The cases garnered considerable attention. International investment law was relatively unknown to the IP community, whereas lawyers dealing with international investment law had their own (pre)conceptions of property and its role in the world of investment arbitration. The problem is that IP does not conform to the standard notion of property. IPRs are very prominent policy tools, not only intended for incentivizing creation and inventiveness but also in relation to areas of public health and the environment. The fear was that investment tribunals would not pay sufficient regard to the nature of IPRs and that they would apply the protection standard without deeper consideration. This might disrupt the policy goals which IPRs were created to facilitate. When the arbitration requests were filed, the IP community could only hold its breath and hope for the best.
So where exactly does the “danger” of investment arbitration hide? Namely in the example of the PM cases, the situation is quite clear. Both Australia and Uruguay enacted ”plain packaging” laws. These laws, in an effort to battle smoking, prescribe the appearance of the cigarette packaging. The measures determine the color of the packaging, the percentage of it that needs to be covered in warning labels, the use of specific typefaces and the prohibition of displaying logos. As trade marks are very prominently displayed on cigarette packaging, these measures directly circumscribe their use. This was all enough for PM to start investment arbitration proceedings. PM argued that by not being allowed to use the trade marks as before, the trade marks, as investment had suffered by their value decreasing. The counter argument of both Australia and Uruguay was that they had the right to regulate and change their laws. They particularly relied on the public health nature of the measures. So the main question in both cases was – whether the measures which circumscribed the use of the trade marks in light of public policy issues are allowed under the rules against expropriation and the FET standard?
PM v. Australia never actually reached that stage. The case was dismissed on jurisdictional grounds (PM was not considered to be a foreign investor.) All eyes were now on the Uruguay case. In July 2016 the award was finally rendered and it was an all-out victory for Uruguay. According to the Tribunal the measures enacted were completely in line with both standards of protection – the anti-expropriation rules and the FET standard. The Tribunal recognized that Uruguay had the right to change its laws, in light of the public policy measures which they proposed. However the justification for the changes of trade mark law was grounded outside of the normally perceived area of trade marks or IP. They were primarily grounded in public health. This situation begs the question whether, in principle a change in IP law that goes to the detriment of the investor could be sufficiently justified with just a general IP policy argument or must there be a spreading out into other policy areas, like public health or the environment? As the time of IP and investment law is still young this question like many others will be answered in the future.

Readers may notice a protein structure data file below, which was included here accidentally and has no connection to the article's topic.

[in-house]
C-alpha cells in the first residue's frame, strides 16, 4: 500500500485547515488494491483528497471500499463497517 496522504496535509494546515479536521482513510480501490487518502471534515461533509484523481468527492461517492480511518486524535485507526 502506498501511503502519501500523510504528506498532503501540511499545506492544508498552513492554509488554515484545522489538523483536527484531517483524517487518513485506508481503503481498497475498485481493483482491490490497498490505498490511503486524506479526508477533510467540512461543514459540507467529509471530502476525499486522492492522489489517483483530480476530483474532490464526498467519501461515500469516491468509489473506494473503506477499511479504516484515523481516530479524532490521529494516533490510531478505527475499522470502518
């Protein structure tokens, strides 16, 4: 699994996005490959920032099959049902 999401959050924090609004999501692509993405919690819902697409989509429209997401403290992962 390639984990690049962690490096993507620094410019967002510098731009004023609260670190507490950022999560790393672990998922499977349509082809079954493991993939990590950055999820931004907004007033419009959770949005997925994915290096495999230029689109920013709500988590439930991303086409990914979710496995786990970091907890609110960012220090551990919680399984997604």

*Ivan Stepanov is a lawyer from Serbia. He holds two LL. M. degrees – one in International Trade and Investment Law from the University of Amsterdam and the other in Intellectual Property and Competition Law from the Munich Intellectual Property Law Center. He is currently stationed in Alicante where he is doing an internship with the European Union Intellectual Property Office.